The Weimar Constitution Source: John Traynor, Europe 1890-1990 (1993)
Political Parties Sozialdemokratische Partei Deutschlands (German Social Democratic Party, SPD). Unabhängige Sozialdemokratische Partei Deutschlands (Independent German Social Democratic Party, USPD). Kommunistische Partei Deutschlands (Communist Party of Germany, KPD). Deutsche Demokratische Partei (German Democratic Party, DDP). Zentrumspartei (Centre Party). Deutsche Volkspartei (German People’s Party, DVP). Deutschenationale Volkspartei (German National People’s Party, DNVP). Various smaller parties including the Bayerische Volkspartei (Bavarian People’s Party, BVP) and the Nationalsozialistische Partei Deutschlands (NSDAP).
The Kapp Putsch Left: Freikorps distribute leaflets in Berlin, March 1920 Right: Wolfgang Kapp, figurehead of the Kapp Putsch
The Ruhr Uprising Left: Left-wing unsurgents during the Ruhr Uprising, March 1920 Right: Soldiers killed in action during the uprising.
Matthias Erzberger (1875-1921) Matthias Erzberger (1875-1921) Centre Party Leader Proponent of self- determination Supported Armistice and signed Versailles Treaty 1919-1920: Vice Chancellor & Finance Minister Killed on holiday in Black Forest, 26 August 1921.
Walther Rathenau (1867-1922) Industrialist and financier. Responsible for setting up the Kreigsrohstoffabteilung in WWI. Germany’s first Jewish foreign minister. Assassinated 24 June 1922.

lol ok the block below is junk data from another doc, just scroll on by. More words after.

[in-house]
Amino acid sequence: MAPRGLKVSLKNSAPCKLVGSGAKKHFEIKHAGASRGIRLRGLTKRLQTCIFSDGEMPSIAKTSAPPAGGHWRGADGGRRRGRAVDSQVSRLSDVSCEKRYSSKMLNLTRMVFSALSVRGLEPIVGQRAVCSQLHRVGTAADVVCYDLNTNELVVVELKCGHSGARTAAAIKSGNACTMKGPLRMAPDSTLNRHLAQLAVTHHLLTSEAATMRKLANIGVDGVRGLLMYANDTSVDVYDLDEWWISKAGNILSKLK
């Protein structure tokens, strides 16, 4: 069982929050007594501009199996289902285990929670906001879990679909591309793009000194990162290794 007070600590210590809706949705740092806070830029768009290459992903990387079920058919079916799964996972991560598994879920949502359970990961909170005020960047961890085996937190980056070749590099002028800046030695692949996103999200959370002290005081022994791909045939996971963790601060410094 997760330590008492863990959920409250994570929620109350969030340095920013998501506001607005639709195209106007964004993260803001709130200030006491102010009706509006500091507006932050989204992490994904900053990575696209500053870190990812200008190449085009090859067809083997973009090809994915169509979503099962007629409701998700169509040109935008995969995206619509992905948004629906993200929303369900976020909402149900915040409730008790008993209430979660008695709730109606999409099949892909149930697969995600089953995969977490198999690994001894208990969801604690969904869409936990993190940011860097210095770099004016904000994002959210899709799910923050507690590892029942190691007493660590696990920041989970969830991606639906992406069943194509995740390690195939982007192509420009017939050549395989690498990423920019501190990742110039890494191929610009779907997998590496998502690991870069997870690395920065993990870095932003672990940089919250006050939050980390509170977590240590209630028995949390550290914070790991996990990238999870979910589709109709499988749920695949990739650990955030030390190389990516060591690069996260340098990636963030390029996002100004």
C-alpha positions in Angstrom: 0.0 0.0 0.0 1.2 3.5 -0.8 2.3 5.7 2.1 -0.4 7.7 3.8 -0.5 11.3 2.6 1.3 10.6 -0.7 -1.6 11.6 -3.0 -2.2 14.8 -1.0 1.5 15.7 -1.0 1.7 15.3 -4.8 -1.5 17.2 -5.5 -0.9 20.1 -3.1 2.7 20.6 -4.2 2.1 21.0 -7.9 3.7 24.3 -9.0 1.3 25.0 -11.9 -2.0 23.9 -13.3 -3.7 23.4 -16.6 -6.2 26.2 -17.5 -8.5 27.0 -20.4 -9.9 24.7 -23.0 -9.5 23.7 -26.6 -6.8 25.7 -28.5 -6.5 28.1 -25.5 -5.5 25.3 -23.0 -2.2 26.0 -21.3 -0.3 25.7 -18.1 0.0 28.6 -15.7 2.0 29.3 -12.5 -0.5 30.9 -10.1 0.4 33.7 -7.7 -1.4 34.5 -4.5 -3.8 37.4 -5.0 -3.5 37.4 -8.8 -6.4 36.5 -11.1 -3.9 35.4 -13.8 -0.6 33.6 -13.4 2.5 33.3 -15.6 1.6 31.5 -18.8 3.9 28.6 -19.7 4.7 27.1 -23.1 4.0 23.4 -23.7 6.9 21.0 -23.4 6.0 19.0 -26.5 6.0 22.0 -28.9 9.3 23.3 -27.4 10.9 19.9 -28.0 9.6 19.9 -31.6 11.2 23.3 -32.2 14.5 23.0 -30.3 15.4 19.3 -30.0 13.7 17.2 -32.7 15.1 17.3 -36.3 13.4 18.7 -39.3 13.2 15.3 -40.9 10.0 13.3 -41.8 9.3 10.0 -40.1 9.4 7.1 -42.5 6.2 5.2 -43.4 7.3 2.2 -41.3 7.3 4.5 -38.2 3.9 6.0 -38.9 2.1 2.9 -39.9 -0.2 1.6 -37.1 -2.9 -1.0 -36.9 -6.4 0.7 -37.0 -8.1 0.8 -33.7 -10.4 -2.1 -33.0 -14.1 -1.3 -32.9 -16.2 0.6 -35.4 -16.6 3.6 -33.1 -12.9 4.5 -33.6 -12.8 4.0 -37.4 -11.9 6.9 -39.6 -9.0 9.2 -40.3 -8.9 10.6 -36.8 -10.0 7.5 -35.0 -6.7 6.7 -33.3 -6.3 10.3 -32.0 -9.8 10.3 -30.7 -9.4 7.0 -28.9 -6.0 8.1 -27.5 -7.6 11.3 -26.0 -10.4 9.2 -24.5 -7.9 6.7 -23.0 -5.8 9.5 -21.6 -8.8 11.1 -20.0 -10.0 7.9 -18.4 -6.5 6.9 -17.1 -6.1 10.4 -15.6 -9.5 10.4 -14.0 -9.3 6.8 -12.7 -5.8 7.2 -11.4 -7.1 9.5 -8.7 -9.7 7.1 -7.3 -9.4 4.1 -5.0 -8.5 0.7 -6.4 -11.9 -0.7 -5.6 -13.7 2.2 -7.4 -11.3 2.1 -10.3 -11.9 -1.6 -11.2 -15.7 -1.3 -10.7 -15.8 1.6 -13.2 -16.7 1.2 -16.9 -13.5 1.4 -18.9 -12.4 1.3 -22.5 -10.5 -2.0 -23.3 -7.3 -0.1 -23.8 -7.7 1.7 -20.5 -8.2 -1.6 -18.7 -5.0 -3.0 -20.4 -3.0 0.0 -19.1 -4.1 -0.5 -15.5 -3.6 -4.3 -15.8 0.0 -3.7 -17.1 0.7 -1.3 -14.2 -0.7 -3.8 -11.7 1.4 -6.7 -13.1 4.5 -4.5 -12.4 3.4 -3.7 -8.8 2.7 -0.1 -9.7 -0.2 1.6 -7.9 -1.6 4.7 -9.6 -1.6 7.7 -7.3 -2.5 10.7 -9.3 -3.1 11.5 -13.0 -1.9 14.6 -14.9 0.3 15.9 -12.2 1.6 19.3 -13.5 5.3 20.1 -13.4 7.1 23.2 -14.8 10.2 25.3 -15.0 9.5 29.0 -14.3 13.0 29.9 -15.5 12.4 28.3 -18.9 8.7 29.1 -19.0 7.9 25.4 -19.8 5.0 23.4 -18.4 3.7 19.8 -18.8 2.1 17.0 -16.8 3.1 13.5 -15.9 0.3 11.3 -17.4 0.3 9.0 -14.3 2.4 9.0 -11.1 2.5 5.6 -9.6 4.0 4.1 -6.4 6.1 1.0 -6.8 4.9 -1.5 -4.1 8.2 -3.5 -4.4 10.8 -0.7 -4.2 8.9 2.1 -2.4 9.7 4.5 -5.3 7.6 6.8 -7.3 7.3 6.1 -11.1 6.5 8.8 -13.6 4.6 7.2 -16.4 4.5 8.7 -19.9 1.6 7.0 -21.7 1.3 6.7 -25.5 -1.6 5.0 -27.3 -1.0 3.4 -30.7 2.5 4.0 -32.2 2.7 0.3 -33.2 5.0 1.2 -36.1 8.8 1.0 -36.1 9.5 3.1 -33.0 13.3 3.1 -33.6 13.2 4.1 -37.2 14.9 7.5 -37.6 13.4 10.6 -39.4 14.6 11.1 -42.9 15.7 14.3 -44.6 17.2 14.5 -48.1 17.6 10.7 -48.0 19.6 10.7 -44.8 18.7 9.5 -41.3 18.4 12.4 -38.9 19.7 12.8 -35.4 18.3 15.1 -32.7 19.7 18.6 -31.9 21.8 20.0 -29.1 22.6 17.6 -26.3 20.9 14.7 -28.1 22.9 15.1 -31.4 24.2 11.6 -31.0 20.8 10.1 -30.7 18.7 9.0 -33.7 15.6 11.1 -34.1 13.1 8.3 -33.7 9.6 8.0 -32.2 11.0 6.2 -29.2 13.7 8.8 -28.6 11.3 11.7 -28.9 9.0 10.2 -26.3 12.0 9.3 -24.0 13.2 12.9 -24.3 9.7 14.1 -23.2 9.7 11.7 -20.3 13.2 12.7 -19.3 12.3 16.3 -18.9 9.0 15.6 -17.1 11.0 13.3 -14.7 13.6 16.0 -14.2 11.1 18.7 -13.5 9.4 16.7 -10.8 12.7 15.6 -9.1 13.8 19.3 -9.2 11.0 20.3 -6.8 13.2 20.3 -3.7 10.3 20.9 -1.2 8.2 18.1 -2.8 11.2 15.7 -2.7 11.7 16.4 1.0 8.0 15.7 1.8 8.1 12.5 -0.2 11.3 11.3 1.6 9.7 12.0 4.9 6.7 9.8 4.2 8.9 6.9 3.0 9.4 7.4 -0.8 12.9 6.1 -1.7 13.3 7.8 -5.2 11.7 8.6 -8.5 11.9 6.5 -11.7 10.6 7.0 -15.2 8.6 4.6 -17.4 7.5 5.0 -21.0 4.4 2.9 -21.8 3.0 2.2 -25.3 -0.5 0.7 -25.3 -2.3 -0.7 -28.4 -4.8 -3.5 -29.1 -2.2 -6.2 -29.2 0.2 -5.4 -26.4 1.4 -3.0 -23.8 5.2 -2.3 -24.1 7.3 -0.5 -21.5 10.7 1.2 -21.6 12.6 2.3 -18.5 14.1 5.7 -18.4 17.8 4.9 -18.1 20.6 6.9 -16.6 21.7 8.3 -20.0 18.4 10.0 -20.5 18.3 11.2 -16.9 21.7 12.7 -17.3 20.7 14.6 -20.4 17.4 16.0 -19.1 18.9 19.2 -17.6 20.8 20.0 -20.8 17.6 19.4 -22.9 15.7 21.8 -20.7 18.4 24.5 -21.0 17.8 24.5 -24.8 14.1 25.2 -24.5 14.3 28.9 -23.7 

Economic Crisis Had its roots in the pre-war and wartime economy. Lack of capital investment, large trade deficit and difficulties in switching from a war-time to peace-time economy were made worse by the necessity of paying reparations to the victorious allies. The Government refused to either raise taxes or cut expenditure on political grounds – it was feared that both measures would lead to unemployment and political unrest. Default on reparations payments led to French and Belgian occupation of Ruhr (1923-24). Unable to collect taxes from the Ruhr and cut off from the supplies of coal that powered German industry and exports, the Government’s finances collapsed.
The Munich ‘Beer Hall’ Putsch Defendants at the treason trial following the Munich Beer Hall Pustsch. Ludendorff is in The centre. Hitler is on his left.
Conclusion German politics were radicalized by the experience of war and defeat. But the vast majority of Germans were primarily concerned with their material well-being, not political reform. The circumstances of its birth hampered the Weimar Republic – revolution and counter-revolution, economic crisis and the bitter legacy of defeat all helped to undermine faith in the new democracy. The Weimar constitution achieved much (a democratic system, welfare state etc.), but did little to solve deep divisions within German society and left key institutions unreformed. But the Republic weathered the storm – which should indicate that it had more popular support and stronger institutions than has sometimes been suggested.